Dear Dr. Universe: How does sand stick together? -Kamrin, USA

Dear Kamrin,

Sand is actually made up of lots of different things. When we look at it under the microscope, we can see cooled lava, coral, seashells, and other kinds of wonderful, colorful rocks.

If you add just the right amount of water to sand, it transforms into a pretty good material for shaping towers, walls, and spires for a sandcastle. At first, I thought the wet sand stuck together because of a chemical reaction. But it turns out this interplay of sand and water creates what scientists call a physical reaction.

Illustrated, cartoon cat with labcoatThat’s what I found out from my friend and physicist Lauren Barmore, a graduate researcher at Washington State University who is very curious about matter and how things work on our planet.

She explained that if you had two rocks and put a bit of water in the middle, the water would be attracted to the rocks and form a kind of liquid bridge between them. One property of water is that it doesn’t like to touch the air. Water would rather hang onto something else.

Sand is really just a lot of little rocks and some of those other solids. There are a lot of these tiny liquid bridges in a handful of wet sand. The sand particles aren’t sticking to each other, but are being held together by water.

A lot of these little bridges can make the sand stick together better. The water bridges are actually shaped like hourglasses, thin in the middle and thick at each end, Barmore explains. But as you add more water, the bridge gets weaker and that bond breaks. Then you end up with a soupier sand. On the other hand, if the sand dries out, the water bridges start to disappear and the sandcastle crumbles.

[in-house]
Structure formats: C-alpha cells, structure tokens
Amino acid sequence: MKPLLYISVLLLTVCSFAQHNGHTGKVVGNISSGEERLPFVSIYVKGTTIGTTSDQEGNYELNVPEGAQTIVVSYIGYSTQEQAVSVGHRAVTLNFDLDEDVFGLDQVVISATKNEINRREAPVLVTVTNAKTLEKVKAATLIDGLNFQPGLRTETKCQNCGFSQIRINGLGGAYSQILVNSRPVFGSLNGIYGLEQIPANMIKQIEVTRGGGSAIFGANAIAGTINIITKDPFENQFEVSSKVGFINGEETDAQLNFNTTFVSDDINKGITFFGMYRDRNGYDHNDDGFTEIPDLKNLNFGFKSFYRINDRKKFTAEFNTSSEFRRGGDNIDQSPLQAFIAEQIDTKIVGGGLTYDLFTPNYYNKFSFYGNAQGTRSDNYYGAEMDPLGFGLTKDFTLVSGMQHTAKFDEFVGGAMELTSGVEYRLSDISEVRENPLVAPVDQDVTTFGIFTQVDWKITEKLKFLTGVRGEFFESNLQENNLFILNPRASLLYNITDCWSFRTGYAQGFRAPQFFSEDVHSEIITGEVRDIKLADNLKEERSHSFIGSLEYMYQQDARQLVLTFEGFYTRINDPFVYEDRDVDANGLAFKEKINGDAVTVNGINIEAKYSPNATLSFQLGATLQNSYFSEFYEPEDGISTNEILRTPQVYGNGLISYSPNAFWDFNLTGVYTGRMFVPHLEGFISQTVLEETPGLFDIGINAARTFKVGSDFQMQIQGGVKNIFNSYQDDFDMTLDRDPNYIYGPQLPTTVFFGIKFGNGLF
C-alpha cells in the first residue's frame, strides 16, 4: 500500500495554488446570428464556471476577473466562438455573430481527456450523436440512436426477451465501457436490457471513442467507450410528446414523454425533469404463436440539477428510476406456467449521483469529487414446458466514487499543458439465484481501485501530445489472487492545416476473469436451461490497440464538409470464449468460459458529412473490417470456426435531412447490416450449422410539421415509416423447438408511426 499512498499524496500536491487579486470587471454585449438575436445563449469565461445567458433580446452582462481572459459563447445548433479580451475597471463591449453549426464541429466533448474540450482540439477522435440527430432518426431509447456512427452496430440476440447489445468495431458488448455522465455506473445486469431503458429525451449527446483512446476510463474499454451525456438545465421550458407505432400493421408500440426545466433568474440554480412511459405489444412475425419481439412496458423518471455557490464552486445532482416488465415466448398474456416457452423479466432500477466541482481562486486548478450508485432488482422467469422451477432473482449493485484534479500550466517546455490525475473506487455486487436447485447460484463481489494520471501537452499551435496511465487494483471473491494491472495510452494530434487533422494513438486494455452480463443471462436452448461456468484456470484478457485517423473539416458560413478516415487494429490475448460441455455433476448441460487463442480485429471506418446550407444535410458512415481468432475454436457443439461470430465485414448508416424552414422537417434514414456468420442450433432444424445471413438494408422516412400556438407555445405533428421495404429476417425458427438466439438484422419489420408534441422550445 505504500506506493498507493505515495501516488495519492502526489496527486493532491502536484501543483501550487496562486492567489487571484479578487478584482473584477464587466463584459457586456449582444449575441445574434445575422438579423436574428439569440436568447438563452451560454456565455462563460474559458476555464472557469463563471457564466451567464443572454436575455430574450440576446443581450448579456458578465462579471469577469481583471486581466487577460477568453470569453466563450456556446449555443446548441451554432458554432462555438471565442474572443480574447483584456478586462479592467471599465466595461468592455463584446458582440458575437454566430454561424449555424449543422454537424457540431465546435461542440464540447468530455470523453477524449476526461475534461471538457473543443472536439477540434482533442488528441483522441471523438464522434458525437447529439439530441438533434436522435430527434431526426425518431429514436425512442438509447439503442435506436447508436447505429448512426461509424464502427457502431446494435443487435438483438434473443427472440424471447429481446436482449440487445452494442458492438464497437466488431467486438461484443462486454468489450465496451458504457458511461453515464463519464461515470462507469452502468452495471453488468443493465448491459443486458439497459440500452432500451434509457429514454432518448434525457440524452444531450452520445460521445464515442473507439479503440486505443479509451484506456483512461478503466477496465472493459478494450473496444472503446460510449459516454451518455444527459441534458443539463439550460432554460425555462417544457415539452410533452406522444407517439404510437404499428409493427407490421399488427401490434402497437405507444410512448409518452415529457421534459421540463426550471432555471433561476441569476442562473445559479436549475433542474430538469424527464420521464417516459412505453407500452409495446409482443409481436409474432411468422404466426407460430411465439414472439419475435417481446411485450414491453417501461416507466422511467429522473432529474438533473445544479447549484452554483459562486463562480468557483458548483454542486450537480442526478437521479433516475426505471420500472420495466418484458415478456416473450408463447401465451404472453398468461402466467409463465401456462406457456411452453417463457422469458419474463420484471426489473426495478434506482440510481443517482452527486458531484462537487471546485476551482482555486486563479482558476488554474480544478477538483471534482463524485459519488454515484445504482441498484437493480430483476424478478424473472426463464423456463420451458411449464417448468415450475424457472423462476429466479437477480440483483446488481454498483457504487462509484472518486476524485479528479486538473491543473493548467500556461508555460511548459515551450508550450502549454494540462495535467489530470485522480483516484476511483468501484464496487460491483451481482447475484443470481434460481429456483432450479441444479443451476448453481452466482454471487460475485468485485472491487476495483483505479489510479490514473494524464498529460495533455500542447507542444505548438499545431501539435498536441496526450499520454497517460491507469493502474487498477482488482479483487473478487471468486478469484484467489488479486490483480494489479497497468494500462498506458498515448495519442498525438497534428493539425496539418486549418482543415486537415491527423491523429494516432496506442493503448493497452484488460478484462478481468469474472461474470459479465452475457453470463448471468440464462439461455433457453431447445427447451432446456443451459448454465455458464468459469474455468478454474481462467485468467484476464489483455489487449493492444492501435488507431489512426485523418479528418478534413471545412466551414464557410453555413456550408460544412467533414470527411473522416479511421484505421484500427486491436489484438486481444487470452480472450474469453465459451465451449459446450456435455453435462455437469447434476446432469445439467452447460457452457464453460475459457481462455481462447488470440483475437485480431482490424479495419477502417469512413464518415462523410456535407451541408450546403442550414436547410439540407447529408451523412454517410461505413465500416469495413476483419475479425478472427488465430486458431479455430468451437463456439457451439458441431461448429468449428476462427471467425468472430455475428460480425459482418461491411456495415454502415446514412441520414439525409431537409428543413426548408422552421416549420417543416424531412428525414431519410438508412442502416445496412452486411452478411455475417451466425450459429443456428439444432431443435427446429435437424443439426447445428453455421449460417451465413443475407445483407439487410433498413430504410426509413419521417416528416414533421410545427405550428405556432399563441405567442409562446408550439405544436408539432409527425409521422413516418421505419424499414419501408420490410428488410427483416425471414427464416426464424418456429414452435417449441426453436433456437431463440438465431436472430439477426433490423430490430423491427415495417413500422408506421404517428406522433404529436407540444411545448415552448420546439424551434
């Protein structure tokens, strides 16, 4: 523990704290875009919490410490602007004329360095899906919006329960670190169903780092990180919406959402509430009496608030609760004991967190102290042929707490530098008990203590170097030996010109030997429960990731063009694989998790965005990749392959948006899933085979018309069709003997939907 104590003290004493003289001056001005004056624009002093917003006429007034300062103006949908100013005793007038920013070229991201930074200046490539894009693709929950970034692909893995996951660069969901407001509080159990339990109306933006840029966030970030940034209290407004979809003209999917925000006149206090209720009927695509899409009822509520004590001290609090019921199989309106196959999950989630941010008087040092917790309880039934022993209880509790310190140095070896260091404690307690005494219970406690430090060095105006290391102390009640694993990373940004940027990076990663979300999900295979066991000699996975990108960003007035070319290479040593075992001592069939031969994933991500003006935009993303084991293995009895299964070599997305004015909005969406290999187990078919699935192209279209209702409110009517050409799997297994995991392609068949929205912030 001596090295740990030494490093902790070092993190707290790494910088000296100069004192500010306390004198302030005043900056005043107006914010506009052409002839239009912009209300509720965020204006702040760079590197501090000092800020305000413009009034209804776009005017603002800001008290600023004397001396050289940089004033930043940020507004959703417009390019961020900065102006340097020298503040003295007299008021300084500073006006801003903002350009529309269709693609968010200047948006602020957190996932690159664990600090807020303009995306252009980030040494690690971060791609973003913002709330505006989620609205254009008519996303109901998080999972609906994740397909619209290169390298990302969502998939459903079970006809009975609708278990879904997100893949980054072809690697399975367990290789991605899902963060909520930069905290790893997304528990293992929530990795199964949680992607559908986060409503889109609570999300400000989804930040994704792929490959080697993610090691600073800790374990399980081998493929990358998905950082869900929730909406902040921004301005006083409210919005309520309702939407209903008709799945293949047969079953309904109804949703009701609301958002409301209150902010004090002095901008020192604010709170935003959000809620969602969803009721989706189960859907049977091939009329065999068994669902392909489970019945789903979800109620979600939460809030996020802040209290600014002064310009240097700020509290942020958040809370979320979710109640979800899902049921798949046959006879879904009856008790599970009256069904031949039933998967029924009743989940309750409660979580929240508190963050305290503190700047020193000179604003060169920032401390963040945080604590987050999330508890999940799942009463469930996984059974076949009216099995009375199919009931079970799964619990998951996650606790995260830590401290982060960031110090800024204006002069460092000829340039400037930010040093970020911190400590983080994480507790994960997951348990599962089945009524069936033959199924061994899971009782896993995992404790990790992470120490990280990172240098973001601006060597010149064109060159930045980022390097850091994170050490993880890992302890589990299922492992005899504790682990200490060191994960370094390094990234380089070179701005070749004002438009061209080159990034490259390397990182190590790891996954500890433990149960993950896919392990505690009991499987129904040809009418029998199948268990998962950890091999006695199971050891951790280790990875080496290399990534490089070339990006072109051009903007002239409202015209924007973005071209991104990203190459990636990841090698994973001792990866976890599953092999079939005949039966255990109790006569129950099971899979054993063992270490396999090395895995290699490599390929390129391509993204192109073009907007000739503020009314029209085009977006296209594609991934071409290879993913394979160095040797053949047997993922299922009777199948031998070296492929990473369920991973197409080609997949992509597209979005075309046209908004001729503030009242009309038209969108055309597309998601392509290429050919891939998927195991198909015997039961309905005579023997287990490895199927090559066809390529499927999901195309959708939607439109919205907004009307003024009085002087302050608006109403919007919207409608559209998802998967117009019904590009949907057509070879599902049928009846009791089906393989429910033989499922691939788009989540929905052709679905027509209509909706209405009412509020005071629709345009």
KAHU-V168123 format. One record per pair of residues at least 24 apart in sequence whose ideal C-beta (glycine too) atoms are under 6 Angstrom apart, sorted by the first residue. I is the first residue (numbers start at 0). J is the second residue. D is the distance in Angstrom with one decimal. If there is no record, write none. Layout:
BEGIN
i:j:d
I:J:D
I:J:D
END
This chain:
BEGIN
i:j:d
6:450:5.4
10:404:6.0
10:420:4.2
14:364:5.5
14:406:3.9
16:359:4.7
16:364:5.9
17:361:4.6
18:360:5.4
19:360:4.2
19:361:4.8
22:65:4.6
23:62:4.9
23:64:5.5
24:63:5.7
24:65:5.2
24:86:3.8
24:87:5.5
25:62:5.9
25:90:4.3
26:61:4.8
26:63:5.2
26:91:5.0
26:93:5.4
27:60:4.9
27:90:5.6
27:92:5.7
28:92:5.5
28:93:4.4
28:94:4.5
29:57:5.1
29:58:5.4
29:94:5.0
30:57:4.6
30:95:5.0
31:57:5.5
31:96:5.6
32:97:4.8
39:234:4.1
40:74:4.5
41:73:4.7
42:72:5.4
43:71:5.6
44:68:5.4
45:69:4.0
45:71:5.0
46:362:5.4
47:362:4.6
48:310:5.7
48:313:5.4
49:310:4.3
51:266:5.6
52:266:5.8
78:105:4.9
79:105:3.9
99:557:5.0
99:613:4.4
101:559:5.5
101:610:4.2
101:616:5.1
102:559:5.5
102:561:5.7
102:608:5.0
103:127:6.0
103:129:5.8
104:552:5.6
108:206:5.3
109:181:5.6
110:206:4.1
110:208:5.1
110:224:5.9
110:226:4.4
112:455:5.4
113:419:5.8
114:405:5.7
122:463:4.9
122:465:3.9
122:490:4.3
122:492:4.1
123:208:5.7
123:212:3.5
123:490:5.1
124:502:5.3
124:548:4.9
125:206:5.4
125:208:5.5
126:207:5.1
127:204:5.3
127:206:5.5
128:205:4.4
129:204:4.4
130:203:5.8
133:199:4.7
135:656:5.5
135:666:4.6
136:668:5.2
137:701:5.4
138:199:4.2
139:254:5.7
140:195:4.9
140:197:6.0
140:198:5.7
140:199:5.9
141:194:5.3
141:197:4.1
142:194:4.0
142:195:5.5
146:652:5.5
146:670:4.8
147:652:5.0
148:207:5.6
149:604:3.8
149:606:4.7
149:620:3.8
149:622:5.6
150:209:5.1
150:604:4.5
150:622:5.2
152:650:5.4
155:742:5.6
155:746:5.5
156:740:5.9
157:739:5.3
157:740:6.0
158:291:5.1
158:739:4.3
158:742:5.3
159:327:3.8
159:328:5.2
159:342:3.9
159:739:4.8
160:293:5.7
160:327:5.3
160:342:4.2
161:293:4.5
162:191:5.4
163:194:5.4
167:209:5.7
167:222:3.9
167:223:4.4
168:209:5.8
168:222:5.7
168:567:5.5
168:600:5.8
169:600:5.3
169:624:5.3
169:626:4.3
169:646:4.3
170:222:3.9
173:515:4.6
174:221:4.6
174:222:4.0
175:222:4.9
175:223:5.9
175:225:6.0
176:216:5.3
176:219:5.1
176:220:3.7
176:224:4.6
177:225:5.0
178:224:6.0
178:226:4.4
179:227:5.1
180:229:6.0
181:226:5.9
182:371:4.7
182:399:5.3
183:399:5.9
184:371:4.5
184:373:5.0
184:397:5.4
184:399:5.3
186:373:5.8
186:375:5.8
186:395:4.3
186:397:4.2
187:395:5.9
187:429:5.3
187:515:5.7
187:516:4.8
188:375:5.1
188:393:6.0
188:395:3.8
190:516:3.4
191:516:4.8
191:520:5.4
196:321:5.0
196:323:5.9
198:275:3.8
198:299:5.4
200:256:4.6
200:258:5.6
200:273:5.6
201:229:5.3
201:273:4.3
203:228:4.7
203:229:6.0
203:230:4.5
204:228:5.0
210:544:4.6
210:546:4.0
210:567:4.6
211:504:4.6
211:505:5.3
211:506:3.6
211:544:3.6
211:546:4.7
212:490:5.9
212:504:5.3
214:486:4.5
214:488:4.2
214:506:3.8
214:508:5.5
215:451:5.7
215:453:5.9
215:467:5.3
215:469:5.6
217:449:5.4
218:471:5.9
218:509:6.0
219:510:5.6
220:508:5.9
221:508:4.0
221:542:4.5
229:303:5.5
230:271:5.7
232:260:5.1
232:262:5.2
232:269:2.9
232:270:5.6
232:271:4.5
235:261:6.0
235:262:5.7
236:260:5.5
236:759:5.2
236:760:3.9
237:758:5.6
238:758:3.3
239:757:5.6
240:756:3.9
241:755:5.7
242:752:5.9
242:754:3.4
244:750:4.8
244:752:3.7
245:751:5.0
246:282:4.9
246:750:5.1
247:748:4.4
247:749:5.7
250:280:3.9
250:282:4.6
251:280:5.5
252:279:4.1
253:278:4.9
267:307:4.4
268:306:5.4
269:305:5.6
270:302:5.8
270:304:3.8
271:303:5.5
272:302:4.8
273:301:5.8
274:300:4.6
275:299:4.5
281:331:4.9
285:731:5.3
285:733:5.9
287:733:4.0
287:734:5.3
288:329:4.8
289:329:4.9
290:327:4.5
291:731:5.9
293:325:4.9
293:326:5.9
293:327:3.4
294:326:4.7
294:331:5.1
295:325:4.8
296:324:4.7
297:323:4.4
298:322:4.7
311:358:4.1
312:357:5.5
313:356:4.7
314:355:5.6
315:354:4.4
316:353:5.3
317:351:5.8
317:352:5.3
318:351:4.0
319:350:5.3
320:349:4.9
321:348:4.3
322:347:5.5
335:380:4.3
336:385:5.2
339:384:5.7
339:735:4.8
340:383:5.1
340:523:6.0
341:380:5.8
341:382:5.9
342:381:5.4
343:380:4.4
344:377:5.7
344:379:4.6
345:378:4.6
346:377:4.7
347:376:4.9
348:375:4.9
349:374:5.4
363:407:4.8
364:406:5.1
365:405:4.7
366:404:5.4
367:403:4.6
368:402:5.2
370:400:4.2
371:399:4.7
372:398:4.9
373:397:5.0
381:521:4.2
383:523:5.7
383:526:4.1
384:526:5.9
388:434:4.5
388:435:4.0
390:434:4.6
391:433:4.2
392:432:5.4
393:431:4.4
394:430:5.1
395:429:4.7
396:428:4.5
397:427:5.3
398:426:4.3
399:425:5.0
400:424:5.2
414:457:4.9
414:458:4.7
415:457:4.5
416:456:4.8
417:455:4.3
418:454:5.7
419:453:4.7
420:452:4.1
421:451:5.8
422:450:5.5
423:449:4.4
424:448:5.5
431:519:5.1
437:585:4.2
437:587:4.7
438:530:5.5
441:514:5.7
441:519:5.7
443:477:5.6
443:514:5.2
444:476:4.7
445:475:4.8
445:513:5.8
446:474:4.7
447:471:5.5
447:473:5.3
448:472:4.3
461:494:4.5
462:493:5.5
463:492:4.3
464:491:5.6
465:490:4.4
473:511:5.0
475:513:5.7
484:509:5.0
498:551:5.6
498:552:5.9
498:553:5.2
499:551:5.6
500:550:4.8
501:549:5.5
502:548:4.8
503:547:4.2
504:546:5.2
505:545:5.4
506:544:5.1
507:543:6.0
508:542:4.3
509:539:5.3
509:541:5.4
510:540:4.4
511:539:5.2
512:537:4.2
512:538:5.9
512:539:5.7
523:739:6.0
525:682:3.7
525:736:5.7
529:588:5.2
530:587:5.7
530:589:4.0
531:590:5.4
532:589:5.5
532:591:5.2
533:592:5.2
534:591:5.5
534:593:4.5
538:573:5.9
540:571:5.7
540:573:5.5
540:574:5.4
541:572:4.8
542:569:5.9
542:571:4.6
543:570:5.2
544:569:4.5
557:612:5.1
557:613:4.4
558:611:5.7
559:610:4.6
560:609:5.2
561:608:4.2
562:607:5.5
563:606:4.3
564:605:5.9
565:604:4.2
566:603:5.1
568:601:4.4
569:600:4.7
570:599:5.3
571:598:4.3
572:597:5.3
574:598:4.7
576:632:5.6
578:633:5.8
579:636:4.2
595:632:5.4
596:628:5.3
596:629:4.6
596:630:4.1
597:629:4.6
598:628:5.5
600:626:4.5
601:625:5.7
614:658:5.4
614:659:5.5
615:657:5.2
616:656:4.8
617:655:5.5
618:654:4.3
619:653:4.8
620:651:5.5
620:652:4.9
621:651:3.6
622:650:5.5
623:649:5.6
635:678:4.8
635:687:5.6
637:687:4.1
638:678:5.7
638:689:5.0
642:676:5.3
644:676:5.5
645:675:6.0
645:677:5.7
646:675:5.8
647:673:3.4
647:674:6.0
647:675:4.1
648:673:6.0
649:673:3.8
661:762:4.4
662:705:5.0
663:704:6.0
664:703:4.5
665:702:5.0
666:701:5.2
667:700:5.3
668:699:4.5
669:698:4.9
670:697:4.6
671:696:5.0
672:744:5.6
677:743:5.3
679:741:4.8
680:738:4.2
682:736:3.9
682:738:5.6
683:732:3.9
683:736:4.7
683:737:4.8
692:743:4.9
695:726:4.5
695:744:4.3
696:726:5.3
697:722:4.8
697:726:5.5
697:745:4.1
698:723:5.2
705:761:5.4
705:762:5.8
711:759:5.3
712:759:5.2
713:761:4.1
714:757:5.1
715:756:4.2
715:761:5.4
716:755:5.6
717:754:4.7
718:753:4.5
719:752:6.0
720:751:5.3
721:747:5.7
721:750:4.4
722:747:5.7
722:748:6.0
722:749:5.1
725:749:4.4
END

The force behind this is called surface tension. We see it when we fill a water glass to the top and it forms a curved edge. It’s also how some bugs can walk on water and why a bit of water forms into a droplet instead of spreading out.

Perhaps you can try some sandcastle investigations of your own at home or the next time you’re at a beach. Can you find the best recipe for sandcastle sand? Is it one part sand to a half cup water? One cup sand to one cup of water? A different combination? What happens if you use a different kind of liquid instead of water? Tell us what you discover or create at Dr.Universe@wsu.edu.

Sincerely,
Dr. Universe

3 sandy facts from physicist Lauren Barmore and Dr. Universe

 

  • Some engineers have found a way to make strong building material out of sand. They can layer up two materials that are not very strong on their own—sand and paper towel—to hold up a car. Watch a video about the engineering process.
  • The water bridges that connect sand actually have a scientific name: interstitial water bridges.
  • The Guinness World Record for the tallest sandcastle is 54 feet.